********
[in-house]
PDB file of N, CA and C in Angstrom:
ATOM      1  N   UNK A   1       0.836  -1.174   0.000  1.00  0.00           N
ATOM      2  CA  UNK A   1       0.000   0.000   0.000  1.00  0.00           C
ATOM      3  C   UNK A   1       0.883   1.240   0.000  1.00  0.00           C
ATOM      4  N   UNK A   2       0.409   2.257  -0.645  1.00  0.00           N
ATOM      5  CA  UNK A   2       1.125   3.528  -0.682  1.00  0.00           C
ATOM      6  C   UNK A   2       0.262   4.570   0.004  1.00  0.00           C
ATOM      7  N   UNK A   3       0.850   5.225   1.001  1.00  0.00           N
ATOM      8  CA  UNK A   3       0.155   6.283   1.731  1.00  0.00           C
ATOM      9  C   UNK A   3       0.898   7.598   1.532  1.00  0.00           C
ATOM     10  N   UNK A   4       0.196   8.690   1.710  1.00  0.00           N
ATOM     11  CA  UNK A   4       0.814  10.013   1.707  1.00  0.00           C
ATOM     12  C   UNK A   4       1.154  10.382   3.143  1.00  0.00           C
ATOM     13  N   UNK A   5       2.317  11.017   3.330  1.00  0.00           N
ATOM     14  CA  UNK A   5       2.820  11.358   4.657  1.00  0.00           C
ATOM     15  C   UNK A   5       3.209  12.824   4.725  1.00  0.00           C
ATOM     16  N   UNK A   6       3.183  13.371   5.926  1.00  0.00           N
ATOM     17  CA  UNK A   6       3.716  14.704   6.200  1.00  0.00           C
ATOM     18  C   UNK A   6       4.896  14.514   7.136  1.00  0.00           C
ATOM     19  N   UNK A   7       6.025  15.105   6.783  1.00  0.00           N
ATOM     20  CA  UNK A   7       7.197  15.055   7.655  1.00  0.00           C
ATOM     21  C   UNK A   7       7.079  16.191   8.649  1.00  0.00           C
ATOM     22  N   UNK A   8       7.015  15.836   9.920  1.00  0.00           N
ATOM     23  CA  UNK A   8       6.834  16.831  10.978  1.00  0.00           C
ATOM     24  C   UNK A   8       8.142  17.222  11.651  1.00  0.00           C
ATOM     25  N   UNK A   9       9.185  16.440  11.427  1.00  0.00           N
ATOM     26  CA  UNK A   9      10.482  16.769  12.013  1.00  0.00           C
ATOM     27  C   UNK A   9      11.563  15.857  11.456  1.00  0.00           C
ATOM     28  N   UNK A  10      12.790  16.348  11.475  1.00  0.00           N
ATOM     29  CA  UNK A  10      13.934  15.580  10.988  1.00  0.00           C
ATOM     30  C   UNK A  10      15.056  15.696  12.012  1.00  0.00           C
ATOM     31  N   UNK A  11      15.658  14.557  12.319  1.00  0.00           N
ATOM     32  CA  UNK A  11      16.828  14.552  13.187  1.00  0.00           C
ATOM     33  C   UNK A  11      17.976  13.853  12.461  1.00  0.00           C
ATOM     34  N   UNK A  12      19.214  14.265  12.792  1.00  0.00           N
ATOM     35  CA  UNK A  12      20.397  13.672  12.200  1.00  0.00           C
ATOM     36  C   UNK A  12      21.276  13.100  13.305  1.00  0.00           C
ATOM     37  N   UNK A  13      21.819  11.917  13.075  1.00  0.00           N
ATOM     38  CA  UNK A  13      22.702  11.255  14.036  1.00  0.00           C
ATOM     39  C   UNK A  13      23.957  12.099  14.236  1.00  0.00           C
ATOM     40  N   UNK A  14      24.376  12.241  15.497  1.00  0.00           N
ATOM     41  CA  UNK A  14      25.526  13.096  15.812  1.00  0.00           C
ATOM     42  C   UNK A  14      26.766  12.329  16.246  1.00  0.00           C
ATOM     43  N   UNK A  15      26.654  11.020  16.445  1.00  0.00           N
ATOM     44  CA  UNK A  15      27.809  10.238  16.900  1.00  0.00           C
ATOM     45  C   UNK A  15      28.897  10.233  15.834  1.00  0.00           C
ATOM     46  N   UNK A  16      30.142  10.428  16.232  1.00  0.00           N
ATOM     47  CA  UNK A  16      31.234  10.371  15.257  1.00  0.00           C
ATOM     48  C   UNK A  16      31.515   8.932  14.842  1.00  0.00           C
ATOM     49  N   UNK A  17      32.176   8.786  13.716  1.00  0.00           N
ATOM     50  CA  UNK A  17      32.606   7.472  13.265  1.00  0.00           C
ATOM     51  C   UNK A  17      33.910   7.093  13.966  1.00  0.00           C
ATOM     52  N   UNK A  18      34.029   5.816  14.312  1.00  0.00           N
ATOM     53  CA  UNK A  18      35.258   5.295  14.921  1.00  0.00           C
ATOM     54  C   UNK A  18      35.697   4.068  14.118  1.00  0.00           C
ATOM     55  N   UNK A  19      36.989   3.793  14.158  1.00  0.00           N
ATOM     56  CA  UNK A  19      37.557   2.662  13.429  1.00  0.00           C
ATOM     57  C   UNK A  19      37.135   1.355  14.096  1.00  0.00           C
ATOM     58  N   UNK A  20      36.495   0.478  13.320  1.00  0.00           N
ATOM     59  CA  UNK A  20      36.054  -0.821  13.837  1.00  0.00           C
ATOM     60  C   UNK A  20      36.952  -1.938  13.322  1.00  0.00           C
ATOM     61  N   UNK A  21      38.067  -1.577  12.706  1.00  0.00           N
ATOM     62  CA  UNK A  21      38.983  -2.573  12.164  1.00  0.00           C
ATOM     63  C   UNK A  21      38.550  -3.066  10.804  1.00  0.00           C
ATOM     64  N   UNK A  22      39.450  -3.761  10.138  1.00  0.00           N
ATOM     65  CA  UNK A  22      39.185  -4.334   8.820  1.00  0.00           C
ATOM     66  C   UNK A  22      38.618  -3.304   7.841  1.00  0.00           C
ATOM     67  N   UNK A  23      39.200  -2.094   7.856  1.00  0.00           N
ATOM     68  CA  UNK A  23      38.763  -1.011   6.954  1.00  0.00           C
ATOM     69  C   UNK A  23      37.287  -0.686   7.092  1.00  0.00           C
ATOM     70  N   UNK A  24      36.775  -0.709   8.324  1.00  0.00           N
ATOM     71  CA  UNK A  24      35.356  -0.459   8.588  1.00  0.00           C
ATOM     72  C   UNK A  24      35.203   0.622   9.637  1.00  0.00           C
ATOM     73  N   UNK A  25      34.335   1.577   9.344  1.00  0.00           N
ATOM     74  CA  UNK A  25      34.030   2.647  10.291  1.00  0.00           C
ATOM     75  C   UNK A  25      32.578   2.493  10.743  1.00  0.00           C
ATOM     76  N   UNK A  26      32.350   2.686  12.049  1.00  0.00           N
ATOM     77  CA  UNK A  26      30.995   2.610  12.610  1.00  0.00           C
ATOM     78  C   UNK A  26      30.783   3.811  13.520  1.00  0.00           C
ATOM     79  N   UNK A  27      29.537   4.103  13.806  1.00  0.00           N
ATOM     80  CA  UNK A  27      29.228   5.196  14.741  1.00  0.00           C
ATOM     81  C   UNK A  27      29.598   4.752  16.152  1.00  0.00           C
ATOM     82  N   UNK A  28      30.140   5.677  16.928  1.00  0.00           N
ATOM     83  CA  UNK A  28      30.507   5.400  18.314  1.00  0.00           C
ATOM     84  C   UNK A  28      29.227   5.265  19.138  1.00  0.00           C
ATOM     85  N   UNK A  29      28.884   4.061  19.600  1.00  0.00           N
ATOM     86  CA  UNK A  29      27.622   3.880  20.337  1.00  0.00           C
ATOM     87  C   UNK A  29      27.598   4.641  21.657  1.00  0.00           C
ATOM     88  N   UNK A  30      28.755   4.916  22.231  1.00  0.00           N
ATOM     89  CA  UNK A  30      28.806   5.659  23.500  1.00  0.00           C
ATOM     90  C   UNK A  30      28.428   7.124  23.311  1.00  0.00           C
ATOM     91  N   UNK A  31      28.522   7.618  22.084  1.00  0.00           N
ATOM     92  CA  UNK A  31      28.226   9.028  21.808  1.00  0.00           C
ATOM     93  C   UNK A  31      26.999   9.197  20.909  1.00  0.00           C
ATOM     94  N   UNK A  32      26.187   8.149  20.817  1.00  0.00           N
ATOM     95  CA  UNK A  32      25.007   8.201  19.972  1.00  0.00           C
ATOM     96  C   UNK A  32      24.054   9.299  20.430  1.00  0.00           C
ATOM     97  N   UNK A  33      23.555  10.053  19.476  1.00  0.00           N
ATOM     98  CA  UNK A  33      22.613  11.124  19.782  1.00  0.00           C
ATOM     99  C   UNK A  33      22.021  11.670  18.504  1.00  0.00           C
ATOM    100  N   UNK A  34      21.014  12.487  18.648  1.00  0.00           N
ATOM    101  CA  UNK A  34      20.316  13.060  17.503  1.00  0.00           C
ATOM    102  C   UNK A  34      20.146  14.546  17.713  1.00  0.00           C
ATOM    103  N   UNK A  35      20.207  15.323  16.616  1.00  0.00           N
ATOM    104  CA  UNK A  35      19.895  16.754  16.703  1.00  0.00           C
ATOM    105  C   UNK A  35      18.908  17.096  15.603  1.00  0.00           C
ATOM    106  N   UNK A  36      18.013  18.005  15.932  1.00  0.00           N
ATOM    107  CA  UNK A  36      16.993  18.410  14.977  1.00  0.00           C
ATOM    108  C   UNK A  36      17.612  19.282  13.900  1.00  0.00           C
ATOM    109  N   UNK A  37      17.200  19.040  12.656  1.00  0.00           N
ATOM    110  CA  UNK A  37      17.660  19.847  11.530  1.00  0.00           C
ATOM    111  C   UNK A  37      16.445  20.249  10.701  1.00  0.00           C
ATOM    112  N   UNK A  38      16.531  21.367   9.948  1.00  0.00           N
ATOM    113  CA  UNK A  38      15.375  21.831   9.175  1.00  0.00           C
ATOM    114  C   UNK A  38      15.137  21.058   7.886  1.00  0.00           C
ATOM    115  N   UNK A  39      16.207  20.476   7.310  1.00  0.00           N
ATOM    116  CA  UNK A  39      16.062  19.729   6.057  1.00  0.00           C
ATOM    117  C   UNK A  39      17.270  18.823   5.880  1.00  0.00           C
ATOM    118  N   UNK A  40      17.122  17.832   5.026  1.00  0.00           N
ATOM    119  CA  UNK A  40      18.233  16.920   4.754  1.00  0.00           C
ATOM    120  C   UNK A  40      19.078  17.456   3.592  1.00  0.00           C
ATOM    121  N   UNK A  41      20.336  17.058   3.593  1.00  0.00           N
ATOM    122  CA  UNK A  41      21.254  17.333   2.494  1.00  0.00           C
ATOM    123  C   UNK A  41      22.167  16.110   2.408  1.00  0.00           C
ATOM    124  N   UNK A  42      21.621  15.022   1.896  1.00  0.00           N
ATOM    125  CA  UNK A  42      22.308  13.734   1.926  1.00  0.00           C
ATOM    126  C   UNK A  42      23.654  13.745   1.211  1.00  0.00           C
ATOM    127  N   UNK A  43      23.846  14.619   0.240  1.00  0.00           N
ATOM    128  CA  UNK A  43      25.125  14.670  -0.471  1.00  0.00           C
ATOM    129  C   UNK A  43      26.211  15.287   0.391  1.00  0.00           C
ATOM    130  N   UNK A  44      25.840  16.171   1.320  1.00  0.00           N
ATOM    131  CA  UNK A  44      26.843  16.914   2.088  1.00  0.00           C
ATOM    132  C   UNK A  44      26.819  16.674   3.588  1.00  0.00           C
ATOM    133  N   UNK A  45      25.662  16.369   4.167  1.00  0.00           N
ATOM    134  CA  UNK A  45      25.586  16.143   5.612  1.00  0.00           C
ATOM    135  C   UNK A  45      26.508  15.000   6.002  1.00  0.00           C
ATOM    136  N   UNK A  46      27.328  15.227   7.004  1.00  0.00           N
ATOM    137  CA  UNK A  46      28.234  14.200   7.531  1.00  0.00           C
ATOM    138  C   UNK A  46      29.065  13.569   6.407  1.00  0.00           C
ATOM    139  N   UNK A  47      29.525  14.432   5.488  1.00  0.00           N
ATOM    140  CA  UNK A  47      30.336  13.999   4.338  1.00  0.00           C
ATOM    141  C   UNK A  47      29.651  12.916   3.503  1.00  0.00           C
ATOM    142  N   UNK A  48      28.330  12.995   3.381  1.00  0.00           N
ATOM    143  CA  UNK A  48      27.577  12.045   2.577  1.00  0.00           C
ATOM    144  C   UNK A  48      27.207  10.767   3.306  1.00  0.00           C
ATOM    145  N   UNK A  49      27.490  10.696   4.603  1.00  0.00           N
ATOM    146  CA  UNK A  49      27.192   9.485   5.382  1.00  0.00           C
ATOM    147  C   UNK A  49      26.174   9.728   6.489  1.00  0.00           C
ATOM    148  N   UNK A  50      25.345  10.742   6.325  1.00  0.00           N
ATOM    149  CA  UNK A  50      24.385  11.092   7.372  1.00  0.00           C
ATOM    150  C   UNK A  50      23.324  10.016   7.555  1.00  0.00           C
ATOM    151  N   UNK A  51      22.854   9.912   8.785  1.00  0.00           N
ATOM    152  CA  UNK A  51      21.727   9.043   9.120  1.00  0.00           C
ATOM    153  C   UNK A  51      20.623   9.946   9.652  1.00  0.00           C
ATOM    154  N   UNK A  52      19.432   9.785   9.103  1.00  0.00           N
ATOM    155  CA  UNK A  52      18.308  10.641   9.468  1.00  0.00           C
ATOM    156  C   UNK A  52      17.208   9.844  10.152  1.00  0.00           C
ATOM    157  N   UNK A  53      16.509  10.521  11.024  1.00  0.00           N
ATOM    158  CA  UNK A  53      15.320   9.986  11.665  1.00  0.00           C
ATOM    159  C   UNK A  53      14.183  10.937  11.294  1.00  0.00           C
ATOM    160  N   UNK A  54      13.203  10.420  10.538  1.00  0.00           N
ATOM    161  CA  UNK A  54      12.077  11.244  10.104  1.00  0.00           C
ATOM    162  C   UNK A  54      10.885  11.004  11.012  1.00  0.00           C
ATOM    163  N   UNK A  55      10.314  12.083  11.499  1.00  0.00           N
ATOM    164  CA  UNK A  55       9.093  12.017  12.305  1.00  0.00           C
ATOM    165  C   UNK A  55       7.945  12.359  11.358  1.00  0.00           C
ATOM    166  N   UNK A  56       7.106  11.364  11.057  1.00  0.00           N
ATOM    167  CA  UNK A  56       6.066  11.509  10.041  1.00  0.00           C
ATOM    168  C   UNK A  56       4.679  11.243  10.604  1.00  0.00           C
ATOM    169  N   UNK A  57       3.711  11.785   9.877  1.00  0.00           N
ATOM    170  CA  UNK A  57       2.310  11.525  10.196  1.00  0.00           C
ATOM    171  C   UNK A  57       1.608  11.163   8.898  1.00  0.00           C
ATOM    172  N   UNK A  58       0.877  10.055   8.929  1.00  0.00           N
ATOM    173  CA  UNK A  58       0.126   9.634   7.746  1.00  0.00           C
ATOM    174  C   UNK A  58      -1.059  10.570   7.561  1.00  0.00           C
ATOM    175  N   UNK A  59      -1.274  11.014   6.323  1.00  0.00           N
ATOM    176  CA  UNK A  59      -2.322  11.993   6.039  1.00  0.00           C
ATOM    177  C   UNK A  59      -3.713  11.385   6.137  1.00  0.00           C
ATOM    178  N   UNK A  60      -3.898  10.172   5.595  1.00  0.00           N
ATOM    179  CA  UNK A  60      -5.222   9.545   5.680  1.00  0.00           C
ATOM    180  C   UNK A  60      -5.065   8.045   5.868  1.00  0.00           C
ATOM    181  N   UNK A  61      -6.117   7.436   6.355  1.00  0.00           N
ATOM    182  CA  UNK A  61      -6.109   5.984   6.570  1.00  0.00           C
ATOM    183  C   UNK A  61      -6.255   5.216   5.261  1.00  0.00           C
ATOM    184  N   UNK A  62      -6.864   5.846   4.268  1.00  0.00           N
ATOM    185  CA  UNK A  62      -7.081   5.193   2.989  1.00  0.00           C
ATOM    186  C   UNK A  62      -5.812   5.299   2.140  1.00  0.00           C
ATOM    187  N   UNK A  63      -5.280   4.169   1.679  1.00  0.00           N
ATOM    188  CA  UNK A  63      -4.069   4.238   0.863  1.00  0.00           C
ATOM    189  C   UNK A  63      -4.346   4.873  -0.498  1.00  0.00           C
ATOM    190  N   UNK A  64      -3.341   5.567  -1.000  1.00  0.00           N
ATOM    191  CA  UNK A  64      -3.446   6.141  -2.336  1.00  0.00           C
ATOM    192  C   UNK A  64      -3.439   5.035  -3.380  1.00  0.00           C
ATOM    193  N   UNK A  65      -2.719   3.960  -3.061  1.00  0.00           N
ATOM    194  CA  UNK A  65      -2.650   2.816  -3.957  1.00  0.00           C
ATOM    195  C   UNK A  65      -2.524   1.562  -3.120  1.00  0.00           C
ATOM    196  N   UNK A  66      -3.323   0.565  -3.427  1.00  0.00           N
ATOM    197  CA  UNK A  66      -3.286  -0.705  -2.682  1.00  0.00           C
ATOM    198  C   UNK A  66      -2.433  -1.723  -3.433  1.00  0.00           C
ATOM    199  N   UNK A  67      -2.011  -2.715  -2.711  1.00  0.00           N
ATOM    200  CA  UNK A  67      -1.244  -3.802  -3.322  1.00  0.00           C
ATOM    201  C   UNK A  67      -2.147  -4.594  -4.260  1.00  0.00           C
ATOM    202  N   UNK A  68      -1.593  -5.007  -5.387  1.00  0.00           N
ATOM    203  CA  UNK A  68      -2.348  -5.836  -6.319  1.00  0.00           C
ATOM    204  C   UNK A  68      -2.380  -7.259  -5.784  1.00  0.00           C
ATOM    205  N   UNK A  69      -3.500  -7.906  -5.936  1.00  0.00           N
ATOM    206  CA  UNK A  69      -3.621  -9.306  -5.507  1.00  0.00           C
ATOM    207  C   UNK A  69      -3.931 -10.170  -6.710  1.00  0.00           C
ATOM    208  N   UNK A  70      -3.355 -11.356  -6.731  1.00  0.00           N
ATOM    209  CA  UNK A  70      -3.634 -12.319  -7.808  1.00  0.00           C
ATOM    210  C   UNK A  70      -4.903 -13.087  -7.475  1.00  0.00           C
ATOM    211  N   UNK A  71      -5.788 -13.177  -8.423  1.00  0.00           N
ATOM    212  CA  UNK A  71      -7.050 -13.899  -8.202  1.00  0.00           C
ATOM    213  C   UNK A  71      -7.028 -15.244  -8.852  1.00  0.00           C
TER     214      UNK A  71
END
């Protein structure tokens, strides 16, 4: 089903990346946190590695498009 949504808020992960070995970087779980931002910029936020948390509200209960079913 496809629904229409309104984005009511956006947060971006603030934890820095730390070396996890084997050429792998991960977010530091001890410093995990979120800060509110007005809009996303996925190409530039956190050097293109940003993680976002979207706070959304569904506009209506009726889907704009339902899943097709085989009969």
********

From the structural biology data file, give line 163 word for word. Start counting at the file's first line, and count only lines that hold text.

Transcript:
ATOM    161  CA  UNK A  54      12.077  11.244  10.104  1.00  0.00           C